Spoiler for the end of the New Yorker's feature on Quentin Rowan alias Q.R. Markham, the spy novel plagiarist discovered last fall: At the end he got another book deal, this time for a memoir, because people who serially fail to tell the truth should just get more money and attention thrown at them because that will totally make them go straight. To quote from the piece itself:
"One publishing executive told me that scanning every manuscript for plagiarism would be like 'vaccinating the entire population because two people had come down with some nasty disease.' Instead, publishers hope that editors and agents are well read enough to detect plagiarism, and they rely on intuition about an author’s credibility."
That intuition worked so well the first 20 times...

Filmbook: "We Need To Talk About Kevin" (2011)

Lionel Shriver's breakout novel WE NEED TO TALK ABOUT KEVIN is a horrifying, riveting piece of fiction. I barely put it down while I was reading it like a thriller, even though its major traumatic event has already taken place: A teenager named Kevin Khatchadourian has committed a Columbine-style killing at his high school, has been convicted and is about to be sent to an adult prison to serve out his time. His mother, Eva, from whose perspective the book is written, still lives in the same town where the killing took place, eking out a living (but hardly a life) as a travel agent after losing her business and the family home to legal bills. In letters to her husband Franklin that she believes will never get to him, Eva processes Kevin's crime and other events from his childhood.

The genius of this book is the high level of ambiguity with which it operates regarding the causes of Kevin's behavior. When I went to see Lynne Ramsay's adaptation of the book (which has been kicking around unfunded for several years now, but finally produced last year), a fellow audience member described it as "scarier than a zombie movie or a disaster movie," because those take place in a heightened reality separate from our own. Because Eva doesn't know why her son turned out the way he did -- because there may not be one empirical answer to the question of "Why?" -- it could happen to any parent.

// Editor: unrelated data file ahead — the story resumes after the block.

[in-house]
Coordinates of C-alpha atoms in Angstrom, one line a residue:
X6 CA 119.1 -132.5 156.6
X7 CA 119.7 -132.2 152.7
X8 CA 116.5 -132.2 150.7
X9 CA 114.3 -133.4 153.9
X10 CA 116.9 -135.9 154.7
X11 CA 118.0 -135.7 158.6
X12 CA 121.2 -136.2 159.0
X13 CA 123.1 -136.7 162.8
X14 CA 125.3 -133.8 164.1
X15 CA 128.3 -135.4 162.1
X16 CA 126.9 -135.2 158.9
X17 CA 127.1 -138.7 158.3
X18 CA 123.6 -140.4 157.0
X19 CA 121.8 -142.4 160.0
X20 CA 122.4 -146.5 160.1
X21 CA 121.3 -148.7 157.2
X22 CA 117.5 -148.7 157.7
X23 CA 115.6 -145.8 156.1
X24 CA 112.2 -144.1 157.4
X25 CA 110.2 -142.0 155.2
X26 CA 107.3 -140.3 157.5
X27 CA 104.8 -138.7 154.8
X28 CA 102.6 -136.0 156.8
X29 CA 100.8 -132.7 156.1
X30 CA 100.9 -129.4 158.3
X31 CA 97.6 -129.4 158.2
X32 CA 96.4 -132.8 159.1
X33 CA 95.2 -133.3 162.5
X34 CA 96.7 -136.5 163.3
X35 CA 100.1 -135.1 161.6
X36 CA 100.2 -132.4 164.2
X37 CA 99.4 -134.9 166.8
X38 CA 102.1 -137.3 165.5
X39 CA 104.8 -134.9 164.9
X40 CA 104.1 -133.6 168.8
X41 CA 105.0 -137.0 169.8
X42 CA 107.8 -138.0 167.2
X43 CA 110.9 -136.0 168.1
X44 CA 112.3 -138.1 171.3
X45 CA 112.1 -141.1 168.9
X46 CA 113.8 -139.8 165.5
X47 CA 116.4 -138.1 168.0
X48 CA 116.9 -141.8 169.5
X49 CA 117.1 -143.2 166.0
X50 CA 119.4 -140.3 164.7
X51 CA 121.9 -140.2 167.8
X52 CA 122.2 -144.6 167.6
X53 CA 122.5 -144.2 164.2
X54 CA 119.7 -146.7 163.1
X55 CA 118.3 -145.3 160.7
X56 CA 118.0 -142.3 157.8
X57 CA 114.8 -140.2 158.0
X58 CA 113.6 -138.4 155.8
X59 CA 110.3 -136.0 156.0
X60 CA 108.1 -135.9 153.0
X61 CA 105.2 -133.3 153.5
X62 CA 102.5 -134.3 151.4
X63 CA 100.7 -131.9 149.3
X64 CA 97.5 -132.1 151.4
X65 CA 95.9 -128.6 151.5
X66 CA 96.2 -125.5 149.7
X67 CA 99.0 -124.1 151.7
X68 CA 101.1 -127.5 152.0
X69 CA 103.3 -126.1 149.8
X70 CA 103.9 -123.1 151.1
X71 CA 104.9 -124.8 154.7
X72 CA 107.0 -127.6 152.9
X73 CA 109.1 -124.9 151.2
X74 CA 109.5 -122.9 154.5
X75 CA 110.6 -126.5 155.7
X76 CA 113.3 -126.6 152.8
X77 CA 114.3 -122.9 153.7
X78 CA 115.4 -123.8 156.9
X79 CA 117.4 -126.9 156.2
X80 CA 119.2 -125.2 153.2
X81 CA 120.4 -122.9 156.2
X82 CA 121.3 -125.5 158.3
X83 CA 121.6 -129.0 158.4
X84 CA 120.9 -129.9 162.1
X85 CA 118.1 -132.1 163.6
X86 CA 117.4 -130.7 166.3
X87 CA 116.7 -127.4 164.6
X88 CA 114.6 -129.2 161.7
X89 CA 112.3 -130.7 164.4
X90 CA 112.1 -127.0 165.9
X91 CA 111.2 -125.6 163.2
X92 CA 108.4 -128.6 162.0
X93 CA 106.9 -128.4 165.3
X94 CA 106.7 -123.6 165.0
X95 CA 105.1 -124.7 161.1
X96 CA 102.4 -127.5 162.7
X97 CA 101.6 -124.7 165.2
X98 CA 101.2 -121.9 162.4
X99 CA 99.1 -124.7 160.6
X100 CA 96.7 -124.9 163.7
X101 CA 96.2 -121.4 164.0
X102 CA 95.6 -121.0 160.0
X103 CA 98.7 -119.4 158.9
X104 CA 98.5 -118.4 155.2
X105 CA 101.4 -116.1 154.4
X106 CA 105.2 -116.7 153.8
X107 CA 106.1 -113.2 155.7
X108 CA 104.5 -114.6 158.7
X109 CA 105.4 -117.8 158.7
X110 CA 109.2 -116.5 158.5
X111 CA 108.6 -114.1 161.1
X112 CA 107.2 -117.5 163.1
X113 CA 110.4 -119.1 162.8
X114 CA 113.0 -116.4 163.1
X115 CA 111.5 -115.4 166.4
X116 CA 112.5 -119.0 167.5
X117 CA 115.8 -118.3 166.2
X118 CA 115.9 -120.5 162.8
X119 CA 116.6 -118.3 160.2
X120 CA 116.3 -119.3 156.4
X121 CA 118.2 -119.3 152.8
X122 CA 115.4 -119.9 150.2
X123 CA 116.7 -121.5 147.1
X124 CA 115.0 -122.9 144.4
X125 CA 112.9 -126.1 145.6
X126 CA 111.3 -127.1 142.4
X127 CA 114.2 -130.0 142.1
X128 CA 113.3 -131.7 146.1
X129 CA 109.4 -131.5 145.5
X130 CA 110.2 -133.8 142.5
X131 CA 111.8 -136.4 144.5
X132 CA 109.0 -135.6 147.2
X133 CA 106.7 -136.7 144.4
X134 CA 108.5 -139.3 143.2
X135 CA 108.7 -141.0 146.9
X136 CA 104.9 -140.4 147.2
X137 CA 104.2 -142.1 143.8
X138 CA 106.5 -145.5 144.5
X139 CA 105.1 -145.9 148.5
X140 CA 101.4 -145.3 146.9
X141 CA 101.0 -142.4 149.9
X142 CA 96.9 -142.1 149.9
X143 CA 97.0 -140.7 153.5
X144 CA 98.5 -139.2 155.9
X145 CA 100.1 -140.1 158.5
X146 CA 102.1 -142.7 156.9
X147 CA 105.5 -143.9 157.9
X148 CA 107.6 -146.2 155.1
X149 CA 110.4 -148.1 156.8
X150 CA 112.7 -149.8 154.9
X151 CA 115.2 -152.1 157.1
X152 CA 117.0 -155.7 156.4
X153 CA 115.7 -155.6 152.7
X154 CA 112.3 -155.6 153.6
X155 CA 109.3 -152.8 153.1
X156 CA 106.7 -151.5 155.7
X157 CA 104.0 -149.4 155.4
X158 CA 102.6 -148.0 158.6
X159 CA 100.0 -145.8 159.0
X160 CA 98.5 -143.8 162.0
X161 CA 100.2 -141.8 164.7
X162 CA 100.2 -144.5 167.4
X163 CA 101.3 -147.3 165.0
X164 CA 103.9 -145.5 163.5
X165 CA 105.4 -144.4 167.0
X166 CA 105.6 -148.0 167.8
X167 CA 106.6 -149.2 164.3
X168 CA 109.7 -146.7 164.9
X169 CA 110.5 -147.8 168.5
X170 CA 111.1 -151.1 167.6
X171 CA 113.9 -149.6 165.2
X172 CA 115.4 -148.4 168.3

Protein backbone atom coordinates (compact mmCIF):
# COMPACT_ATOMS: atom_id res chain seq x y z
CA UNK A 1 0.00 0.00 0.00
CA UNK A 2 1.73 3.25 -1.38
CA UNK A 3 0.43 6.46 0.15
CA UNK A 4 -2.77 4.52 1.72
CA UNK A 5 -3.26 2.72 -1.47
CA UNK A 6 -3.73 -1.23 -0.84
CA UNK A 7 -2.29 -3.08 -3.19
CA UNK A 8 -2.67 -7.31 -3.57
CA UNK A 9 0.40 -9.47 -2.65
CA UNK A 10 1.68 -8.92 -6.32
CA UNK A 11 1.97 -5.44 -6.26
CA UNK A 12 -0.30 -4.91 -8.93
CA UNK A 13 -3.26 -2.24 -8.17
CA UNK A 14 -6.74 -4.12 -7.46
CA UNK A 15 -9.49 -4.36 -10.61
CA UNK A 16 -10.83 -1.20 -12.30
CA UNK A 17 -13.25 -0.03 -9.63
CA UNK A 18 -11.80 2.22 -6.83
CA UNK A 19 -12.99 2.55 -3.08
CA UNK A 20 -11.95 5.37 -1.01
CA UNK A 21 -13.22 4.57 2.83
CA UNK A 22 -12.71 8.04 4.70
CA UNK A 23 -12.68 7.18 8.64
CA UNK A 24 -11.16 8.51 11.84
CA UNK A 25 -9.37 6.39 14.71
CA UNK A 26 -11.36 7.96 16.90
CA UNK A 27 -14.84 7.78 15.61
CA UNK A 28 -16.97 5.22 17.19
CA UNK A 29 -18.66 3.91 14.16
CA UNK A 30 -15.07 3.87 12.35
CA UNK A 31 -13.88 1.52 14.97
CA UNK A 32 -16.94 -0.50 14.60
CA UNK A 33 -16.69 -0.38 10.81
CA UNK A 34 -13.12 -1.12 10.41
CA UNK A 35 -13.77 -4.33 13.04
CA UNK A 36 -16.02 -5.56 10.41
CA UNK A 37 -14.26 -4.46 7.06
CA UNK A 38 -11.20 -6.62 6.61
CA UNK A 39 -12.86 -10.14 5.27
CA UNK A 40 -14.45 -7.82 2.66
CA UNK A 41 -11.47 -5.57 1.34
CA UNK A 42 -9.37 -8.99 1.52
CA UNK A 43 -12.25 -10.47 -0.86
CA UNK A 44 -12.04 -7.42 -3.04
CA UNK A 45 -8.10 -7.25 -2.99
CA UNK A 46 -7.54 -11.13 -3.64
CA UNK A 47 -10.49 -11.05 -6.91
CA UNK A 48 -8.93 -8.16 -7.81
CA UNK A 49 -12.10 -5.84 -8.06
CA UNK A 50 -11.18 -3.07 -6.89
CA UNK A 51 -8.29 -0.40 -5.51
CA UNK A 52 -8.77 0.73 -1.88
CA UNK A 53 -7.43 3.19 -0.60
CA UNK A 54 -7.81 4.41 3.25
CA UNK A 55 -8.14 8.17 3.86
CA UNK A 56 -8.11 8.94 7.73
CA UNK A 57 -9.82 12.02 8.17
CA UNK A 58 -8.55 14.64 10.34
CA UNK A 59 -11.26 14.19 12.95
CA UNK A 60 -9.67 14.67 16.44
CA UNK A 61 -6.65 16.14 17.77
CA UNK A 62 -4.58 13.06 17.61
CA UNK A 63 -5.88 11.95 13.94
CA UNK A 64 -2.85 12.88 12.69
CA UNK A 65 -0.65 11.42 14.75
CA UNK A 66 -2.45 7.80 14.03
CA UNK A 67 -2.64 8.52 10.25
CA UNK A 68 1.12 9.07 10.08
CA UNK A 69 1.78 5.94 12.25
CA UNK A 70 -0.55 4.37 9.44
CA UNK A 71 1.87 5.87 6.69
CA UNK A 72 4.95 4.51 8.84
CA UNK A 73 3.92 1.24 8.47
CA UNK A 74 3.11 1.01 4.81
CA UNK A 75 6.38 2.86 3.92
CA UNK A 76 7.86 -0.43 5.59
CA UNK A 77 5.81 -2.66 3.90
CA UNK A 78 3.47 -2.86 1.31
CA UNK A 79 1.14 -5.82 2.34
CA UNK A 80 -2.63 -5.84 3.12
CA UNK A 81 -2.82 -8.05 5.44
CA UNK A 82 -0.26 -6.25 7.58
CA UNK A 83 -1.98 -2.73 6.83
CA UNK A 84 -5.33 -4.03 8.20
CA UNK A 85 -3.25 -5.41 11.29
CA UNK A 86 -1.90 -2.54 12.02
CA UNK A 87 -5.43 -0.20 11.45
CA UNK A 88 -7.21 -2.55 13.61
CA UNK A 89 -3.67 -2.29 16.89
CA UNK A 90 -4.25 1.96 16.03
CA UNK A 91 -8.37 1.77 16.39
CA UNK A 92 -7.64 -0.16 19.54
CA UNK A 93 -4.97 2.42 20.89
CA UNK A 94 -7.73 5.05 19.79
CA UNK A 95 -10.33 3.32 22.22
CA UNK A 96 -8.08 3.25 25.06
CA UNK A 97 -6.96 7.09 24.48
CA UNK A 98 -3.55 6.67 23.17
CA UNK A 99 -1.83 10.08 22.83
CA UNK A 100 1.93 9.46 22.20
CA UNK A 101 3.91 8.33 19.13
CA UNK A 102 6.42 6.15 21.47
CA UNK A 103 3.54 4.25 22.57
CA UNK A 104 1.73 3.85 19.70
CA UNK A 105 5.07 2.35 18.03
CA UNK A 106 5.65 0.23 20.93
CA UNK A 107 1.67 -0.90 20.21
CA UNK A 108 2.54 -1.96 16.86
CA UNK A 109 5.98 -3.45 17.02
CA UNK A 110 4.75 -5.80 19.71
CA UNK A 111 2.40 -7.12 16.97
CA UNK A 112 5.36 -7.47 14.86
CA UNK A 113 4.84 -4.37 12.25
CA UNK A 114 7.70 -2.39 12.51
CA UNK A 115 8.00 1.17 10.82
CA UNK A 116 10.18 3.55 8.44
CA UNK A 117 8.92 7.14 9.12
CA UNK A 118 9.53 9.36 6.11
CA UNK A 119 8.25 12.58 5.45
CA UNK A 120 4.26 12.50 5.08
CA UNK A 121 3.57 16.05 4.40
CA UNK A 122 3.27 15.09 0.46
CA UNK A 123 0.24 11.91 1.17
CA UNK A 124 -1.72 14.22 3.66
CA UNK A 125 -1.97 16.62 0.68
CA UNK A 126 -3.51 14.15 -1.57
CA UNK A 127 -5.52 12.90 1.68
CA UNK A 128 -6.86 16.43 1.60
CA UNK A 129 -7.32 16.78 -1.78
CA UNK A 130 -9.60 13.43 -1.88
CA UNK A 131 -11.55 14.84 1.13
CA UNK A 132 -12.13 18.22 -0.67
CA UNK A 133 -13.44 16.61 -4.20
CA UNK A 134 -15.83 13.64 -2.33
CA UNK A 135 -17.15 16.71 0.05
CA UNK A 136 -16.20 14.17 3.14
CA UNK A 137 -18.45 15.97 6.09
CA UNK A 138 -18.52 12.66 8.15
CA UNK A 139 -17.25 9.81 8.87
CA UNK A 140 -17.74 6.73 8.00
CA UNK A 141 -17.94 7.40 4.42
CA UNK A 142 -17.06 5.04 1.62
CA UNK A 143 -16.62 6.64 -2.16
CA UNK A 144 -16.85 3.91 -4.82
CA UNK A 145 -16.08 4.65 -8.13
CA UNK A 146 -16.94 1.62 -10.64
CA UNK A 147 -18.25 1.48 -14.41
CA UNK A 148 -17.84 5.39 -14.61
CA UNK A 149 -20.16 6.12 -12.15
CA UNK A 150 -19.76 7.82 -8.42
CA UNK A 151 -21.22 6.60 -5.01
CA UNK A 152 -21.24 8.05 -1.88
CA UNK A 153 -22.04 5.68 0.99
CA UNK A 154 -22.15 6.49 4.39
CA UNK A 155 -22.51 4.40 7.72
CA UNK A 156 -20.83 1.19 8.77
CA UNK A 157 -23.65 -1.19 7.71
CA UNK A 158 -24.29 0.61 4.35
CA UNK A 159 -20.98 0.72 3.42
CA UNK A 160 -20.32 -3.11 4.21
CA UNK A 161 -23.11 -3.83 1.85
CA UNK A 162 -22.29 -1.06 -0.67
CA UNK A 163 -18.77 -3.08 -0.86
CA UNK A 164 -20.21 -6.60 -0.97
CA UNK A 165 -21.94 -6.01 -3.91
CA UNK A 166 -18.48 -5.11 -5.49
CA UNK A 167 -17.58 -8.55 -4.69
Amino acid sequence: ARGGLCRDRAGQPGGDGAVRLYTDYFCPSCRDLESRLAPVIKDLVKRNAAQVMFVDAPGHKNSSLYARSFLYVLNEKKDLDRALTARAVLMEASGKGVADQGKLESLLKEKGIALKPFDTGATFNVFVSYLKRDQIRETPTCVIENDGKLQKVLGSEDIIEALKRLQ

This movie isn't perfect but I'm devoting an entire entry to it because I feel like it got short shrift in this awards season, and it may be because of the delay. School shootings, in our collective imagination, have been taking a back seat to terrorist attacks for a while, and with them went the discussions of violent video games and the indicating powers of when your teenage son starts wearing a trench coat. But Shriver's book talks about the people to whom mercy is customarily not extended and led me to question (as I'm sure Ramsay intended) how we decide who is "at fault" and who is worthy of grief in this situation. Has Eva not lost a son, in a way? She lives with the consequences of his actions and with the bullying (no better word) of other people in town who feel that her presence alone is offensive to them.

In addition, even before Kevin's violent act, Eva and Franklin's marriage was coming apart in slow motion (something explored with more depth in the book, but still present in the movie). Unprepared for Franklin's commitment to the family "appearance" and the switch from full-time work to full-time parenting, Eva shows clear signs of post-partum depression -- there's a marvelous scene in the movie in which she stands near a jackhammer so it will drown out baby Kevin's constant crying -- and lacks the support for her to get help. Seeing her as a "career-minded" woman (as one unfortunate review described her) who is a "bad mother" is a reductive conclusion. Ramsay's film brings a nuance to those feelings to the screen with the help of Tilda Swinton, as Eva, whose performance harnesses her natural perception of iciness but also her effortlessness. (The Best Actress Oscar category is such a mess this year, maybe she should have been included.)

In an interview with The Guardian that I read after seeing "We Need To Talk About Kevin," Shriver says her version of the movie would have been extremely talky because she is "enamored" of the dialogue she wrote. It's true, this is not a talky movie, but what is lost with, say, not having a voiceover is gained in composition and those marvelous images that course through it. Ramsey especially plays with the color red, which I didn't think was overkill (although some people I know who have also seen this movie thought it was). Shriver's novel is riveting, but the movie challenges in a different way: It even more strongly forces us to identify with Eva and the situation she finds herself in, because you spend so much time with her.